Doctor said I burnt my liver…
At this point, many people can complete the second part of the rhyme with ease.
Off the success of singles ‘You’ and ‘Bad Influence’, Port Harcourt-born, former struggling producer and songwriter, Omah Lay released the critically acclaimed Get Layd, a 5-track EP which cemented his name as a key player of the streaming era.
For one, his songwriting is fluid and set to beats on which a PartyNextDoor would thrive, revealing the intent to coast on production while owning the narrative behind each flex.
Music businessman Obinna Agwu, on a podcast episode of A Music in Time with host Osagie Alonge and Chuka Obi, said something profound about Faze’s sophomore album Independent (2006). The trio focused on Faze’s state of mind while making that album —the estrangement from Plantashun Boyz, a group he started with friends, 2Face and BlackFace, was still conscious as it was on his first album.
Obinna Agwu, speaking on the artistic success of Independent, said, “The honesty. I feel like that will always be important in the whole process of making music. Just think about how you’re feeling about something, articulate it and put it into rhymes. It is always going to resonate with somebody, there’s always going to be room about music about something, music from somewhere.”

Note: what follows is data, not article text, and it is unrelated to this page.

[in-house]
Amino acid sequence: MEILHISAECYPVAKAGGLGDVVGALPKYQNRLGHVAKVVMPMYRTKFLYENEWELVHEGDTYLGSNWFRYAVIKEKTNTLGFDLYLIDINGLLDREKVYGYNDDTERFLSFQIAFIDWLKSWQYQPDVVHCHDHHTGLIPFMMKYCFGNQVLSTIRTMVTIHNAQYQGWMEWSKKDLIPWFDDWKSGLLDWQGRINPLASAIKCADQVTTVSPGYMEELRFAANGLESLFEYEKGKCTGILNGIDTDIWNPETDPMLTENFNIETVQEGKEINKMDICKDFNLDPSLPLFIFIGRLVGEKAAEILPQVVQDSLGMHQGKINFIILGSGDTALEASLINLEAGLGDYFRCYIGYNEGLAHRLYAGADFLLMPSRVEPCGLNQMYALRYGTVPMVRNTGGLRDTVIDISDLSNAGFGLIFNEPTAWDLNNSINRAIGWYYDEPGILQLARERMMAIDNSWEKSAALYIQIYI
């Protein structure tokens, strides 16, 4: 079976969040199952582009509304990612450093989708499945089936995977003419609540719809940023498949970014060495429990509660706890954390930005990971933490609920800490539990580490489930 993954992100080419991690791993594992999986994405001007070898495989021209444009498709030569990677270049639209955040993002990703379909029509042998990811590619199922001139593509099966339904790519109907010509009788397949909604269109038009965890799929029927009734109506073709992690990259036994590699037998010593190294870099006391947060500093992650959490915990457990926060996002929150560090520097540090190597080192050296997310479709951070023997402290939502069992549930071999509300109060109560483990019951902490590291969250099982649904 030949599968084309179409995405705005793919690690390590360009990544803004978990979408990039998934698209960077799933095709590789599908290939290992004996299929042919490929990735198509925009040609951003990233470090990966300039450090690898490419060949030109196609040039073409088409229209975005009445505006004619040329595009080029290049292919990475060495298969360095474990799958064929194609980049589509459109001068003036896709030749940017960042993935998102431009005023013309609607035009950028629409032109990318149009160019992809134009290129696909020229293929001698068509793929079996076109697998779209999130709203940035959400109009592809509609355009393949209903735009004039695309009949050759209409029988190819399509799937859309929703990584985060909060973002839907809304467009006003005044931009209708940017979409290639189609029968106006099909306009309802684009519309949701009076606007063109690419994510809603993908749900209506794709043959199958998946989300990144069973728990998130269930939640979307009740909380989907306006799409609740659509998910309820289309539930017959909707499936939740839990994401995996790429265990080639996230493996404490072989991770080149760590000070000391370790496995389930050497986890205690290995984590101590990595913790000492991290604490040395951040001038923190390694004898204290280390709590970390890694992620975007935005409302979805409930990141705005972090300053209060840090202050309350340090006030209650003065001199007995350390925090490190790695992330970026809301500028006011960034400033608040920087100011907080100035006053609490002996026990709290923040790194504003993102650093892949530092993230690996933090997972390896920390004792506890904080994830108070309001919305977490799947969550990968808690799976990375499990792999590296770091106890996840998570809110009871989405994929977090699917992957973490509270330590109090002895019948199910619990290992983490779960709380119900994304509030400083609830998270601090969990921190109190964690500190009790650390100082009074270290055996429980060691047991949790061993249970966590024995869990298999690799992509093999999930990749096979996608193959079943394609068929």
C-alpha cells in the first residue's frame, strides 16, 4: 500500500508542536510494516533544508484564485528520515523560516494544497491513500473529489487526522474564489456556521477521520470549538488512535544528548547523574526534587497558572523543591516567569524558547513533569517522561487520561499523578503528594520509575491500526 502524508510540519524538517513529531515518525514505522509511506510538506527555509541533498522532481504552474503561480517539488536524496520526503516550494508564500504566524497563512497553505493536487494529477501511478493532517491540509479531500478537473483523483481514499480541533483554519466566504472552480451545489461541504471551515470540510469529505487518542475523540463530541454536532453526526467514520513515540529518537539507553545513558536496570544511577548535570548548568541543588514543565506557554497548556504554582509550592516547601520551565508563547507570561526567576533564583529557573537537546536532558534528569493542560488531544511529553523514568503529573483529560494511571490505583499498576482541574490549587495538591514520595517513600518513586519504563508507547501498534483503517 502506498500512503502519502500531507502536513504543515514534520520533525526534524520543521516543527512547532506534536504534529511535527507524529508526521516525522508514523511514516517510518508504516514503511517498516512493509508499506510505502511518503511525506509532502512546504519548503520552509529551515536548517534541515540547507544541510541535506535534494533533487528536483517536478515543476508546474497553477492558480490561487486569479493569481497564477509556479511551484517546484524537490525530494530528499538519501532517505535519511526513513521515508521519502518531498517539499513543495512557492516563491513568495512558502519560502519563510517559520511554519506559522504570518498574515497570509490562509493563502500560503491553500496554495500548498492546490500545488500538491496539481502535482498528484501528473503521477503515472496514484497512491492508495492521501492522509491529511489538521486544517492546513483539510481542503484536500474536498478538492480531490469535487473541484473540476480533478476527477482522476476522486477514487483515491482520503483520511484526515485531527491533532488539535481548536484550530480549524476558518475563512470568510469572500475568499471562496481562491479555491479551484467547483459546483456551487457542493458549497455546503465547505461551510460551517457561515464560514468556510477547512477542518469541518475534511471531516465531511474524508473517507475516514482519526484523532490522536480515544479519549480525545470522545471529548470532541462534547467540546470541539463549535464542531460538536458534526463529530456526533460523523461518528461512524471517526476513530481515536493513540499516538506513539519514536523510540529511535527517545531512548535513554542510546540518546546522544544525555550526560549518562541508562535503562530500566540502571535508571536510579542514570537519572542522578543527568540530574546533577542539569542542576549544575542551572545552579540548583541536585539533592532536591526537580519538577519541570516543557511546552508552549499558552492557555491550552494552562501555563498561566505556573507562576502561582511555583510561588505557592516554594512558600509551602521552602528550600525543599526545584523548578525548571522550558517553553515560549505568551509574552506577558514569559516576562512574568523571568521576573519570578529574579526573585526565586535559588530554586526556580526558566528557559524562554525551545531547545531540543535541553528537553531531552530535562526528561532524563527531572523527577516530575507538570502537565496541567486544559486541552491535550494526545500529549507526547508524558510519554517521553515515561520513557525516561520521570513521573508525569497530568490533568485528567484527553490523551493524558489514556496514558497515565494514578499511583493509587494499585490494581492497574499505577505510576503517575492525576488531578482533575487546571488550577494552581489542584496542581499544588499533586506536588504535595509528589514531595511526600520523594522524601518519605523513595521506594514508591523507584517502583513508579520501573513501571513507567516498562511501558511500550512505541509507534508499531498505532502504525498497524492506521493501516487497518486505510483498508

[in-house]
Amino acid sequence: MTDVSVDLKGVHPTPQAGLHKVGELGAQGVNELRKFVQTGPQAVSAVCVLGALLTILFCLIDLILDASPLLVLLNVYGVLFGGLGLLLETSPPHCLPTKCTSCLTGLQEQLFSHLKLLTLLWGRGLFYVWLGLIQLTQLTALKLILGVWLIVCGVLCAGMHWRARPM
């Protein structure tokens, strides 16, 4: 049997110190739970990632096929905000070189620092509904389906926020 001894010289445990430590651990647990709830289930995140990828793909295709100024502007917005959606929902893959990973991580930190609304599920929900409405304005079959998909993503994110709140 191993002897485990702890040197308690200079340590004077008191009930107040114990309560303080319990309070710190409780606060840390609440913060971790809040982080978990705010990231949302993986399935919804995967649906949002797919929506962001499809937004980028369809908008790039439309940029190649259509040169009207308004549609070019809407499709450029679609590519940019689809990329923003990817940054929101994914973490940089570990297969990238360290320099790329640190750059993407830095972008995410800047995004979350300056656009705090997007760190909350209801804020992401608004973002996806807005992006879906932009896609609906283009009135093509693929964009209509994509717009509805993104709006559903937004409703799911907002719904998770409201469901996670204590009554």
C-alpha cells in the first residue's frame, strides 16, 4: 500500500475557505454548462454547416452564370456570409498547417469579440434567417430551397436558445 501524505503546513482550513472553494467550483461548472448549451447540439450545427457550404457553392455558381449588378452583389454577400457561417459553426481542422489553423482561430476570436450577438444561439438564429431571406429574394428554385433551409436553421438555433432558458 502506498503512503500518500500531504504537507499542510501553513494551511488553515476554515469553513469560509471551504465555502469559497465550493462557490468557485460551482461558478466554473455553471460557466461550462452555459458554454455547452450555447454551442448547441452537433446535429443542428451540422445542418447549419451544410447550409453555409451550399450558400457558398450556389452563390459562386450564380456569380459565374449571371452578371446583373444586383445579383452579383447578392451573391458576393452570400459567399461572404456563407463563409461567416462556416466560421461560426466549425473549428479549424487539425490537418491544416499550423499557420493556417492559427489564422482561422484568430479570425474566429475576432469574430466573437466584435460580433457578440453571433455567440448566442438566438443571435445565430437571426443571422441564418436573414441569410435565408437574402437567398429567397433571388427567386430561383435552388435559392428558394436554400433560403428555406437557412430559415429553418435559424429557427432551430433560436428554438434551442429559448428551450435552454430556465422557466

Omah Lay’s music has always been from somewhere. He has spoken of how he was a producer and songwriter for bigger acts who neither offered exposure nor good money. He has that chip-on-his-shoulder vibe and his writing makes it clear he has seen and done things—even if we’ll never know for sure what exactly.
‘Can’t Relate’ and ‘Godly’ are most revealing of this intention. Both songs feature exciting hooks and Omah Lay is thankful to God, steering clear of enemies (“delete them, delete them/ never let your boy fall victim”). Although back stories are not provided, it is fair to assume Omah Lay has had his share of run-ins during this relatively short period as a sought-after artist, and alliance by faith has historically gone with undertones of conflict and sometimes violence—much like Tems, Omah Lay can mete out a threat and lull a prayer in the same breath.
Omah possesses the skill of setting himself tactfully even if emotional delivery is the rider–just as Drake has finessed. On one such song, ‘Confession’, Omah is backed by ominous keys and thumping drums reminiscent of Wizkid’s ‘Don’t Dull’. Omah Lay pleads for the attention of a lover, singing so piercingly, he seems close to tears. The stripped record deviates from the zestful opener, the similarly thrilling ‘My Bebe’ which builds a stirring bass line, violin strings and rambling percussion. It is good production, more rich-sounding than anything Omah has ever put out. We remember Omah Lay for what he actually is, a superstar artist, and not the interesting neighbor who sings. His major sell was getting himself to that position firstly and WHWD is mainly about keeping that fan-artist mystique, that desire to know more than you’ll ever need.
Like Faze, like Fireboy DML ( on Apollo) and like Omah Lay, artists have pulled away the excess of fame and found an audience appreciative of the experience to meet them as flawed beings. Although Get Layd is the better tape, I’m all for turning the deeper details of one’s mind into art. Given Omah Lay’s talent, a far-more enduring project (an album perhaps) isn’t hard to envision in the coming years.